Before sliced bread, the Cubs won the World Series. I keep hearing this as a reference to how long it’s been. Well, things change. The Cubs are on top again, and I’m learning about flour.
Because I want to be a reliable baker who knows the difference between all-purpose, white wheat, and bread flour, today I’m brushing up on the basics. I’m baking soft dinner rolls with something called Strong White Flour. But first, what the heck is strong white flour?
Tired of being confused, I did some research for us, dear reader. Here’s the low down on the most common flours. We teach best what we most need to learn, so they say. Hopefully, this will help us both.
First off, this is a wheat kernel. And probably more than you cared to know about it.
Most flour we use in the US comes from the wheat kernel of the wheat plant. The kernel has three sections: the bran, the endosperm, and the germ.
Bran. The bran, as you can see, is the outer shell of the kernel. The bran shell is fibrous. The bran is what gives whole wheat bread, for instance, fiber. So, whole wheat bread, muffins, etc.- anything made from whole wheat flour – contains the whole wheat kernel. The bran, once milled, has sharp edges. Tiny, microscopic sharp edges. Remember that. We’ll come back to it…
Endosperm. The endosperm makes up most of the interior of the wheat kernel and is milled to make white flours. Two proteins exist within the endosperm: gliadin and glutenin. Together, they create gluten. We’ll come back to that, too…
Germ. Meanwhile, deep inside the wheat kernel (like the seed of a grape) is the germ. The germ contains necessary fat.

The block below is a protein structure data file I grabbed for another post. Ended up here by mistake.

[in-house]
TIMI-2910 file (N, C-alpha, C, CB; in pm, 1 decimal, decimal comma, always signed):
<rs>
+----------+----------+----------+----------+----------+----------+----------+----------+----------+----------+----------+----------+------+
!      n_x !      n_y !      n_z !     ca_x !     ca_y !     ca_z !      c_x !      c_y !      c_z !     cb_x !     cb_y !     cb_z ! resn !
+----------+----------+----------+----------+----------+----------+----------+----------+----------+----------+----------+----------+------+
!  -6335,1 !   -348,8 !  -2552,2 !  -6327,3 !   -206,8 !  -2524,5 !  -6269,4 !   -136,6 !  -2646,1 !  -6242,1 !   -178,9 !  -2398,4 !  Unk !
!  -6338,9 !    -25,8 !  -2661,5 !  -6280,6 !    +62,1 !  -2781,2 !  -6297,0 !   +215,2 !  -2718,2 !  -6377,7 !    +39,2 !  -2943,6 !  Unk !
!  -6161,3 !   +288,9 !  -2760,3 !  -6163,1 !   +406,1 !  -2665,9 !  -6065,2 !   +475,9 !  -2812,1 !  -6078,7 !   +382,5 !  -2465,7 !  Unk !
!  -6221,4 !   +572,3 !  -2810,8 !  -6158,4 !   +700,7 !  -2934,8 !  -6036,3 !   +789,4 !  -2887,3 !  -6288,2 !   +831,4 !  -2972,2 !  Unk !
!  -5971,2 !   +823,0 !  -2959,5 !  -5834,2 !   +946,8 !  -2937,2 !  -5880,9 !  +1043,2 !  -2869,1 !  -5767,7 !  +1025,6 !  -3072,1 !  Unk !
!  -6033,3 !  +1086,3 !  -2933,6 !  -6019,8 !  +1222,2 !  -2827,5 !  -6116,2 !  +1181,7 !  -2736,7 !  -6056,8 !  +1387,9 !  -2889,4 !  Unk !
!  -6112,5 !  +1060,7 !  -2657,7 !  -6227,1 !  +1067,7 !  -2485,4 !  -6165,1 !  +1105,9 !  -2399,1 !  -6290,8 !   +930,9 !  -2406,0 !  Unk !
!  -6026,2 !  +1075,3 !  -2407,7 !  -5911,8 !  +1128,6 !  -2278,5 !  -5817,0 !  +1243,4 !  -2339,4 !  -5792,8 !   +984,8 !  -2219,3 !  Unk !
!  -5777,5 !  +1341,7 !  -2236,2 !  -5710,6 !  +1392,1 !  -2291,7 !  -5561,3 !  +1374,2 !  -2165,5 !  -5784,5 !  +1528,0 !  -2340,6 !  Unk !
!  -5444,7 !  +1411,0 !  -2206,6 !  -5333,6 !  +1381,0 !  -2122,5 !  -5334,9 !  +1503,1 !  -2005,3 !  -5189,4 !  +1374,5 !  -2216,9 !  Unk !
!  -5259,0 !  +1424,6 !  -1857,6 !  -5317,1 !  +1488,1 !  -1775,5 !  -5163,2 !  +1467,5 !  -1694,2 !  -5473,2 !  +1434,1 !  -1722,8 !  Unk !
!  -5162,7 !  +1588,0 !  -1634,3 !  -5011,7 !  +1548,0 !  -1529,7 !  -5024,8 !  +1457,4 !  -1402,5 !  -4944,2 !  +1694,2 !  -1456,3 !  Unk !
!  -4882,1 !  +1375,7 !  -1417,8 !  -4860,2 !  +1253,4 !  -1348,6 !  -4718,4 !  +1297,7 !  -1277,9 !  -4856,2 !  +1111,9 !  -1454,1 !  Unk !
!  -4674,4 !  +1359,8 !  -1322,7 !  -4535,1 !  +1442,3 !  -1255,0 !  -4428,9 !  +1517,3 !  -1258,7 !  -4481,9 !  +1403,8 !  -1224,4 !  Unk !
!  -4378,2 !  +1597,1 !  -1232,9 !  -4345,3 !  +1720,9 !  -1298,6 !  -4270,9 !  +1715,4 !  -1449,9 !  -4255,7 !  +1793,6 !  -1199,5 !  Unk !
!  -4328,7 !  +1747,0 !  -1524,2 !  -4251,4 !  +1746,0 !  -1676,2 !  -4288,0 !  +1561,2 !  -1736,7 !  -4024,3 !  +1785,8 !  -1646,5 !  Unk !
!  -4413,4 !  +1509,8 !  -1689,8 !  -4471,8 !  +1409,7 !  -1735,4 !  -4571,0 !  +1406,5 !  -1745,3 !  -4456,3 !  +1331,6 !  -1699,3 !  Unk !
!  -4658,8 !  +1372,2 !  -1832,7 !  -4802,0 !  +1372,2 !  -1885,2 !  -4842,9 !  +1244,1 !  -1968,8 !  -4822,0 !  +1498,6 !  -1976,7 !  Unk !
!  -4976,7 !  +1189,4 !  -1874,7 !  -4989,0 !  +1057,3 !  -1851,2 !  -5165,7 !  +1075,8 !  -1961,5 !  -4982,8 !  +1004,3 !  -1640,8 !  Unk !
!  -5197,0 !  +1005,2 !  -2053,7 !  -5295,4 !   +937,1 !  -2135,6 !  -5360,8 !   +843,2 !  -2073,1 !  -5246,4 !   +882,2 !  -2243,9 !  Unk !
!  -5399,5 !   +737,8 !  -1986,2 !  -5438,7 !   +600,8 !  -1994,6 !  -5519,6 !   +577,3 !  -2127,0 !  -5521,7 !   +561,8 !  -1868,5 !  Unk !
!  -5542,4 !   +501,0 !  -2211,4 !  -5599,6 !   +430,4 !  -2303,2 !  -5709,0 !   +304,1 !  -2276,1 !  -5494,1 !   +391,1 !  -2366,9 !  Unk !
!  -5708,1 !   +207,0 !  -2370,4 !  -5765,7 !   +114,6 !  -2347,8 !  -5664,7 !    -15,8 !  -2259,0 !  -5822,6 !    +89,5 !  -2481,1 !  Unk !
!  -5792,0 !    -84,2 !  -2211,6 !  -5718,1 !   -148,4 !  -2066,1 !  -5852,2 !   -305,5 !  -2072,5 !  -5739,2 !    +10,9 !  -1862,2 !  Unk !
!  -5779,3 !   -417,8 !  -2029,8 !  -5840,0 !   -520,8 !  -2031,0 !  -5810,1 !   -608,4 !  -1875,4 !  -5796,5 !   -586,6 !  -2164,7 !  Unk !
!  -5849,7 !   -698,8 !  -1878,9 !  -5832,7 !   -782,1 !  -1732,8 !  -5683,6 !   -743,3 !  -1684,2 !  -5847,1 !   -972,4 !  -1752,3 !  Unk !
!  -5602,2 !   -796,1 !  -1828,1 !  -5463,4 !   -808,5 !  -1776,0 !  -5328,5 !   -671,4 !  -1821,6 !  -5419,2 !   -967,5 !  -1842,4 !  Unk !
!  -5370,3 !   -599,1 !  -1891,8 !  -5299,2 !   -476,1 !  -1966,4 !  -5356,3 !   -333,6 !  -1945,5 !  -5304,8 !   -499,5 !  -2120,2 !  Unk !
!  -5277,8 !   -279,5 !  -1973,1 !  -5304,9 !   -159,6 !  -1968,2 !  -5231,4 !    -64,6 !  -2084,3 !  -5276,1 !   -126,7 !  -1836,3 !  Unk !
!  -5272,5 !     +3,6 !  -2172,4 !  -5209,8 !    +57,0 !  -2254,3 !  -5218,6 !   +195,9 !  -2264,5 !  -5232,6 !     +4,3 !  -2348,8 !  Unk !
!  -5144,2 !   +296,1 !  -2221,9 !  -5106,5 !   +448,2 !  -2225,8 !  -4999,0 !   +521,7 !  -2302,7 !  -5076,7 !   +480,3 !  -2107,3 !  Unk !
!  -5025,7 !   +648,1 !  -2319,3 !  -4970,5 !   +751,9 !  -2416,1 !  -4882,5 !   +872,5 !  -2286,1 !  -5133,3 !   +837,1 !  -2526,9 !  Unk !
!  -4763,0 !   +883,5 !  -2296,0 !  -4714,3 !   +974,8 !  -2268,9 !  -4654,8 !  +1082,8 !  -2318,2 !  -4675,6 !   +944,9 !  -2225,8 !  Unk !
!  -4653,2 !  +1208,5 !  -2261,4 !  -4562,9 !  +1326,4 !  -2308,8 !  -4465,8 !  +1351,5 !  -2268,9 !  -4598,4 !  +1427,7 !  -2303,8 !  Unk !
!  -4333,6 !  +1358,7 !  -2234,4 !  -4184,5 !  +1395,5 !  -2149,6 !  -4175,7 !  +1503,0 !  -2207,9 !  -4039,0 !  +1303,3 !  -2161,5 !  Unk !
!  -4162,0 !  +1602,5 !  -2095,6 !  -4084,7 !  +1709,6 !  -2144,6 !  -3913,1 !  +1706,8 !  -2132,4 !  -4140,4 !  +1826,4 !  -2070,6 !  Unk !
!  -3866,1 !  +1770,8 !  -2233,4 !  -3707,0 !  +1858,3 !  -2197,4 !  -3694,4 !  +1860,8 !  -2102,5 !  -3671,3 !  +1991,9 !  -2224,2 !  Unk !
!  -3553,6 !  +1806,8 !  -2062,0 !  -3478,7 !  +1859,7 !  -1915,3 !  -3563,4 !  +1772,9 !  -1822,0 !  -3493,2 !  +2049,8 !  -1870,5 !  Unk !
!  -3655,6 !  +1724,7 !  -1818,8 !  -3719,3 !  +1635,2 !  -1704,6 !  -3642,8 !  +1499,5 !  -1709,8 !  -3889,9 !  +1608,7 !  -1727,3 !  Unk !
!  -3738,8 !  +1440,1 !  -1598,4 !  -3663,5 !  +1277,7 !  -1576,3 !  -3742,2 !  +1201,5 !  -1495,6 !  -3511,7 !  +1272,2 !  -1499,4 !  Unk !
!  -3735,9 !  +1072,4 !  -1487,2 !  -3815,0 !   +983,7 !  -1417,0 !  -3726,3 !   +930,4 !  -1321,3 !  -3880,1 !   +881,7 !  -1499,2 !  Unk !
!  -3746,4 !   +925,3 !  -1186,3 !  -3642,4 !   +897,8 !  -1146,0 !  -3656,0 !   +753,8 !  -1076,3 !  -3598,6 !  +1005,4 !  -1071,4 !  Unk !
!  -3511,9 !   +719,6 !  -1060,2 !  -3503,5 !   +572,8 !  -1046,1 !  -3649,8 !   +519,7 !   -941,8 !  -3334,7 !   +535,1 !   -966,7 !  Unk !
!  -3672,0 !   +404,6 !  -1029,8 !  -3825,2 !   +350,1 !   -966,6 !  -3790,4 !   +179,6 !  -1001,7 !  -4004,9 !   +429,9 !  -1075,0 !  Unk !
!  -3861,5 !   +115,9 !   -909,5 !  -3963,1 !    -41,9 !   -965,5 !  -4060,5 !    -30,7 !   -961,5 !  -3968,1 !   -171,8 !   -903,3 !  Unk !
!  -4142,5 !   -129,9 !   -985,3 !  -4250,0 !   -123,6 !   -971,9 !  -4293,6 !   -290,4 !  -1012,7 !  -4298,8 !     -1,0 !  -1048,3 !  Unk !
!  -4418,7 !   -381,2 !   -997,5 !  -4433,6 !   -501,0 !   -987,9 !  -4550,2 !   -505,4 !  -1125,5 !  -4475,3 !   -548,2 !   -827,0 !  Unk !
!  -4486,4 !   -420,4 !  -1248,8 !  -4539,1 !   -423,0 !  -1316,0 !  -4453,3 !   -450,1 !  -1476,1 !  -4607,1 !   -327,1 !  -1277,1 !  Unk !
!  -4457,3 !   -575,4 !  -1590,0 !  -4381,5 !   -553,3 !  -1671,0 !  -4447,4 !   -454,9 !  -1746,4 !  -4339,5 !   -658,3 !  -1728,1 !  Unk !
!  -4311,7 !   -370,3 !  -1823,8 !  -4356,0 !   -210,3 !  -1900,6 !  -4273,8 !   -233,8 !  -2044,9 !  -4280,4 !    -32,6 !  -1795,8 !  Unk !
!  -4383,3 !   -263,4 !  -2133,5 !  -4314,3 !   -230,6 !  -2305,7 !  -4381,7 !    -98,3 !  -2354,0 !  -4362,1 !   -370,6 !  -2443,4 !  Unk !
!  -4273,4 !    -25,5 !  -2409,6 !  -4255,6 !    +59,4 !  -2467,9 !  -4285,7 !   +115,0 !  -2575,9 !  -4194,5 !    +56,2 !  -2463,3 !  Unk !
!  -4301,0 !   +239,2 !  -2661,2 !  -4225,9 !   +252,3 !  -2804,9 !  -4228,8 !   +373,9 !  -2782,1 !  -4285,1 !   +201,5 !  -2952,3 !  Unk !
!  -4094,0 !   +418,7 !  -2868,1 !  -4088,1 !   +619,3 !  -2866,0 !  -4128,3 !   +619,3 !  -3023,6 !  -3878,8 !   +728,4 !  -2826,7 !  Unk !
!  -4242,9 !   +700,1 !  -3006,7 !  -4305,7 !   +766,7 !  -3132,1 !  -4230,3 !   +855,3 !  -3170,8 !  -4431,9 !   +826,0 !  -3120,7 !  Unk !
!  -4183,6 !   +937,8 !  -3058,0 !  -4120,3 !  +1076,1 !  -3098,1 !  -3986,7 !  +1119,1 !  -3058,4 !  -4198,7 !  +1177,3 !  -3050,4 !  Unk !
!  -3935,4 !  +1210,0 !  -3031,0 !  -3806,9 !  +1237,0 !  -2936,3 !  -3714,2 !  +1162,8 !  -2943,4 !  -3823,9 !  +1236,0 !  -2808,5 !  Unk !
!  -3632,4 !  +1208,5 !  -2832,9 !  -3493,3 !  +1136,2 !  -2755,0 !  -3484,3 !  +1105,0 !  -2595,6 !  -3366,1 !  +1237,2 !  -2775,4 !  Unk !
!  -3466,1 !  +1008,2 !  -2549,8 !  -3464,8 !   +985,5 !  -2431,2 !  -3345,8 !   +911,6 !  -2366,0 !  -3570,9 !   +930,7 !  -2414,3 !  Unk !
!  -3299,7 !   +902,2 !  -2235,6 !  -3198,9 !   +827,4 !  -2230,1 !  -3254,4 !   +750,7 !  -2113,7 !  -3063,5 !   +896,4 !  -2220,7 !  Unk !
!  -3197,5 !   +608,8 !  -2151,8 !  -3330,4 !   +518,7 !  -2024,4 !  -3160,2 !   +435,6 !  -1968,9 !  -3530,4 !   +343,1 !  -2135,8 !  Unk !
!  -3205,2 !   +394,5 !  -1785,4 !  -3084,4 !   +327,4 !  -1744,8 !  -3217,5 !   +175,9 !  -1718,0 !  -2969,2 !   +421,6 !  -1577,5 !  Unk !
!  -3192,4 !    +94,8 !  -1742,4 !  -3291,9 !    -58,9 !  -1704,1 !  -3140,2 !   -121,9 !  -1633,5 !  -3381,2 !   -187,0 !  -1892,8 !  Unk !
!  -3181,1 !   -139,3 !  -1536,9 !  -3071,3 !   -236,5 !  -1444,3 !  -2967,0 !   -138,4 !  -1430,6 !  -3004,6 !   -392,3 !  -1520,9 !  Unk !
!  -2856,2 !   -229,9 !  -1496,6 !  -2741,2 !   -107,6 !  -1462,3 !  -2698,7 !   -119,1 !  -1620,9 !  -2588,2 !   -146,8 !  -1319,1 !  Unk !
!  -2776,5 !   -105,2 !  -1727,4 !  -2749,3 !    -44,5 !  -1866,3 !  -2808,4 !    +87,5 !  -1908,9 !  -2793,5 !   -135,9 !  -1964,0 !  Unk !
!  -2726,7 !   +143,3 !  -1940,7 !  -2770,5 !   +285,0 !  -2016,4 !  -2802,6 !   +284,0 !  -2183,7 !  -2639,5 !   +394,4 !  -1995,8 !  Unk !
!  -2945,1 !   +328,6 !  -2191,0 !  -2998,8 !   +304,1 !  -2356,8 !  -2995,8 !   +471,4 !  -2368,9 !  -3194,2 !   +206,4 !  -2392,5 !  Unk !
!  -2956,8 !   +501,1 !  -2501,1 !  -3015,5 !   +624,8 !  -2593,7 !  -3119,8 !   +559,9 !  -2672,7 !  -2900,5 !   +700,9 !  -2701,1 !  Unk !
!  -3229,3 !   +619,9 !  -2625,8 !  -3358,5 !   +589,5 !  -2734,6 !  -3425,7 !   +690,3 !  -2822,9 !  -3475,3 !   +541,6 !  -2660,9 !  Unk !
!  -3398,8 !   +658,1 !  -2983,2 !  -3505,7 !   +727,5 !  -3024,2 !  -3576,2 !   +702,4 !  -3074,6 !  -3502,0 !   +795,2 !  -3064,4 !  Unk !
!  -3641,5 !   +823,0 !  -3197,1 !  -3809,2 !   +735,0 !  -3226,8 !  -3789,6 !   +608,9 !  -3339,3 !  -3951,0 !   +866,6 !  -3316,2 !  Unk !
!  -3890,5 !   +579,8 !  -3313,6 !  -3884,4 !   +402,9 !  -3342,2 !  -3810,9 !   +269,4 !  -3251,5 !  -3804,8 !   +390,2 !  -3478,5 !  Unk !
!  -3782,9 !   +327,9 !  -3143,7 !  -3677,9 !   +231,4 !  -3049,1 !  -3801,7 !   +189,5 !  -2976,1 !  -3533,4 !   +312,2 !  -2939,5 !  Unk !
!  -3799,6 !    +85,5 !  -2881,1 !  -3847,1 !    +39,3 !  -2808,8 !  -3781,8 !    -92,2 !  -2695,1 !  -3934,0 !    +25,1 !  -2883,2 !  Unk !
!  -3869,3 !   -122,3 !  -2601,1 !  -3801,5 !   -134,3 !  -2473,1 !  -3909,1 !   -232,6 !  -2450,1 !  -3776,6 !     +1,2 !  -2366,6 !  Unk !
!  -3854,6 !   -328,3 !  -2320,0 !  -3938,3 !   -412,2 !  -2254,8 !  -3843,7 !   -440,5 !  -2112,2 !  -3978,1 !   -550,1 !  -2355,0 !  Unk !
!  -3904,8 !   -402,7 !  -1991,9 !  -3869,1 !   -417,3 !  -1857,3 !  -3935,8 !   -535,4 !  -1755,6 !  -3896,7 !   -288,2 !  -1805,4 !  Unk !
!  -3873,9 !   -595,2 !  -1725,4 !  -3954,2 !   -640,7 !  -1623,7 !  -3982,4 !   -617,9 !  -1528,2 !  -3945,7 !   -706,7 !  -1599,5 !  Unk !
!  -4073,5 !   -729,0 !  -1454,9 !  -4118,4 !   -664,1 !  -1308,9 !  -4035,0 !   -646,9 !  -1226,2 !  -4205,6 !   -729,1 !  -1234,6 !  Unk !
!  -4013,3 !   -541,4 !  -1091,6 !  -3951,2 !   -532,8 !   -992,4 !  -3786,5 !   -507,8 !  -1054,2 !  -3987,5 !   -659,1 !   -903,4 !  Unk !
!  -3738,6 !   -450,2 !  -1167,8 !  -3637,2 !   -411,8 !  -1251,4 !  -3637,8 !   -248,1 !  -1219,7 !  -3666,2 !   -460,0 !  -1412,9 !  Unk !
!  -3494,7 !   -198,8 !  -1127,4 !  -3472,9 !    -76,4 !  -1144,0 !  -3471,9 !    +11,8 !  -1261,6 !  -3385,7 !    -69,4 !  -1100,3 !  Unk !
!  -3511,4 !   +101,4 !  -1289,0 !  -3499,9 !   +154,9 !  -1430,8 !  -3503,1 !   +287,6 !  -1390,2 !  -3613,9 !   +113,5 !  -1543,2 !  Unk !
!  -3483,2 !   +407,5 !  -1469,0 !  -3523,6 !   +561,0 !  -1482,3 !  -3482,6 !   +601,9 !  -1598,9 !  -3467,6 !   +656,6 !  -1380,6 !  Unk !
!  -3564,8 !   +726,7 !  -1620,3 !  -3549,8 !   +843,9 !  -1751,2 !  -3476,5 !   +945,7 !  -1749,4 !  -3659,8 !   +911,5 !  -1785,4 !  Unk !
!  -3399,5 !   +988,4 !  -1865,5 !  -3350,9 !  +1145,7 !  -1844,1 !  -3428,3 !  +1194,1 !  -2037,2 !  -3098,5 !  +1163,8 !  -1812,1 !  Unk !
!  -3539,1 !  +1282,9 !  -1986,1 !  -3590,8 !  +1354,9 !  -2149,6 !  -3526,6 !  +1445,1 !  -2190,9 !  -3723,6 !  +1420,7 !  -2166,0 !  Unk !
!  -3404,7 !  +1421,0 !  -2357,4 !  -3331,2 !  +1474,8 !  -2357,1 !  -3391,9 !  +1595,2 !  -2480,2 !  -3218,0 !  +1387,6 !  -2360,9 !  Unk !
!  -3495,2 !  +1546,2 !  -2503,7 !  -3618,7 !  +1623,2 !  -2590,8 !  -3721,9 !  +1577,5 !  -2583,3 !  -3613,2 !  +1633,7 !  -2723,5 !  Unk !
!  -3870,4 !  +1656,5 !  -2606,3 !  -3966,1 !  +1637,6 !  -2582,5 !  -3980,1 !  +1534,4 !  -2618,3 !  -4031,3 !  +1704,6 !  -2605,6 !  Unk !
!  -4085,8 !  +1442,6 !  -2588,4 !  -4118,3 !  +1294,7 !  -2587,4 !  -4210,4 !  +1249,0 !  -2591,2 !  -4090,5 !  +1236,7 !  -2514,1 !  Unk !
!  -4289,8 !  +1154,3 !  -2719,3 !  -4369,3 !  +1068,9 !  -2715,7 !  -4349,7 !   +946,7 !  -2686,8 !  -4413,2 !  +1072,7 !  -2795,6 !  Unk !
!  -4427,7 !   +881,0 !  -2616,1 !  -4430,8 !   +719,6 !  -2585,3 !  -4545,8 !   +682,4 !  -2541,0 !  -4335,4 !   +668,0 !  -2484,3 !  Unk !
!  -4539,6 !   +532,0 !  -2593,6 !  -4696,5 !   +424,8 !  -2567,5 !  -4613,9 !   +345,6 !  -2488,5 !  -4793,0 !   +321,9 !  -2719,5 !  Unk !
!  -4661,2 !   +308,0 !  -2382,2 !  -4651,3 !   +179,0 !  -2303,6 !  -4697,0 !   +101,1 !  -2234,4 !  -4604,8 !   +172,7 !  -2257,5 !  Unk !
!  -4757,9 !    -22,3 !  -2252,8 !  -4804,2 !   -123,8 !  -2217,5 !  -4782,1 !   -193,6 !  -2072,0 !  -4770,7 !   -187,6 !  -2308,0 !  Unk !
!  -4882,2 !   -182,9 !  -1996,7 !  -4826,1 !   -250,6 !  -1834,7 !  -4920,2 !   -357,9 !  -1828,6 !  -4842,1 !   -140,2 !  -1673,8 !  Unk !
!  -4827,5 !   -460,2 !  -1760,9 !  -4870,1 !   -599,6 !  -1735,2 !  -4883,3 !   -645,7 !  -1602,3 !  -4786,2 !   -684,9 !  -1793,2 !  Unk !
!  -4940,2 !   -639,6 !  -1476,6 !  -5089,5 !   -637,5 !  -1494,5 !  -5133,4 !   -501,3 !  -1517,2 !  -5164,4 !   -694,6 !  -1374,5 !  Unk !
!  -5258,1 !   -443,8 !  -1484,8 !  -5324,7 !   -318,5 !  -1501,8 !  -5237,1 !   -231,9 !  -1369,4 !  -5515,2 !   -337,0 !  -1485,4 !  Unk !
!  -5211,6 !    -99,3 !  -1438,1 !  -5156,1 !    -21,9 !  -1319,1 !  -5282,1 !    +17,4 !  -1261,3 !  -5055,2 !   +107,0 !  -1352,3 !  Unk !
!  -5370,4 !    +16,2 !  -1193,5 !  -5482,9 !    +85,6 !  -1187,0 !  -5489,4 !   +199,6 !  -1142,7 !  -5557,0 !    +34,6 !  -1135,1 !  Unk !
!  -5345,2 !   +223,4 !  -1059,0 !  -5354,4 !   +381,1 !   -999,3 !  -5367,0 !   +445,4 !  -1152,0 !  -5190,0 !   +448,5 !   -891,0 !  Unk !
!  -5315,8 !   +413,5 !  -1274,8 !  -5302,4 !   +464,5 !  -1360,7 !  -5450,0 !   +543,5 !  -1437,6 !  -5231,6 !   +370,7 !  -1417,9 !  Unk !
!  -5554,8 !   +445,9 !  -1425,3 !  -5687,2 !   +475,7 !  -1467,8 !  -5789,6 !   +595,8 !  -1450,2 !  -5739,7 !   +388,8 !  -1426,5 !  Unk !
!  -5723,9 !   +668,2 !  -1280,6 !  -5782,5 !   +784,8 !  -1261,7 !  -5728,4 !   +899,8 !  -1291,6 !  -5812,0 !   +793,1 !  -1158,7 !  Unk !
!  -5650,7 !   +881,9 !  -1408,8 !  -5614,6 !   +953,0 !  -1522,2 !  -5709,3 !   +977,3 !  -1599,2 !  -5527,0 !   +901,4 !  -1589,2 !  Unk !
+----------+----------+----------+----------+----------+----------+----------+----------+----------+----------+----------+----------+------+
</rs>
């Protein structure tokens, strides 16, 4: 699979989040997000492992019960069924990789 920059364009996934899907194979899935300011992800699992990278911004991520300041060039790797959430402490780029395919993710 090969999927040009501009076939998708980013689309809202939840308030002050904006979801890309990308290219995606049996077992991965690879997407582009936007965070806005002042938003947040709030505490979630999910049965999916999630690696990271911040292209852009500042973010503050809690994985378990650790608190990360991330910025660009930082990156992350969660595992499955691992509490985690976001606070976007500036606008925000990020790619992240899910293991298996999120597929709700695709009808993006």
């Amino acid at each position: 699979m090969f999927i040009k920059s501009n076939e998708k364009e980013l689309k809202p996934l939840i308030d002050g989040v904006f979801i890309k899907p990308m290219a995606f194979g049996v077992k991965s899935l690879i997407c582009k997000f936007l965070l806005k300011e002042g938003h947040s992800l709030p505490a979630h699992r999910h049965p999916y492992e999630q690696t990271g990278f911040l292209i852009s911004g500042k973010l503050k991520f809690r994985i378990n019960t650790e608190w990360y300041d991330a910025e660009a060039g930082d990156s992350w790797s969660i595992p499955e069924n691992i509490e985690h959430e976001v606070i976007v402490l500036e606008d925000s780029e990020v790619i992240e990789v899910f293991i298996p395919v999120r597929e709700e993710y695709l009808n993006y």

Back to protein. When the two proteins that live in the endosperm are combined with liquid, they form gluten. Gluten is the essential glue that holds dough together. It’s a binding agent – a thickener – and determines the chewiness and density of breads, brownies, pastries and other baked goods.
For example, a muffin is more dense than a cupcake. A loaf of bread is more dense than a croissant. The flour used to make these denser goods necessarily contains more of the wheat kernel’s endosperm and, therefore, more protein. The more protein, the more gluten.
What about yeast? As the yeast added to dough activates, it releases carbon dioxide. You can feel the dough actually getting warmer as you knead it. Now imagine gluten as a net that traps the carbon dioxide. When the carbon dioxide gas gets trapped inside the dough, it rises.
So why is whole wheat dough flat if it has so much protein? If whole wheat uses the whole kernel, shouldn’t it rise more than any other dough? Well, it probably should except for the sharp little bran bits (remember those?) that cut the gluten stands as they begin to form. They act like little knives inside the dough, cutting the gluten net and setting the carbon dioxide free. Whole wheat breads, as a result, are quite dense.
Now, on to flours.
Totally off-topic, but worth it. I can’t think about various flours without recalling my favorite scene in the movie, “Stranger Than Fiction.” Mr. Krick (Will Ferrell) is an IRS auditor trying very awkwardly to win the heart of Miss Pascal (Maggie Gyllenhaal), a beautiful baker he is auditing. In this scene, he brings her a “bouquet” of flours. I’ll post the scene on my Facebook. It melts me.
Seriously, on to flours.
Self-rising flour has a protein count of about 8%. Very low. This flour is perfect for biscuits. Sometimes it’s also known as Soft Wheat flour. This flour contains baking powder and salt already. Different brands seem to add different amounts of baking powder and salt to their blends, so experiment to see which brand works best for you.
Cake Flour has about 9% protein content. It’s very fine and soft. Typically, cake flour comes in a box. It may be tucked in with the cake mixes instead of the flours at your grocery store. Softasilk is my go-to cake flour for making sponge cake and other airy treats. The dough has stability without toughness.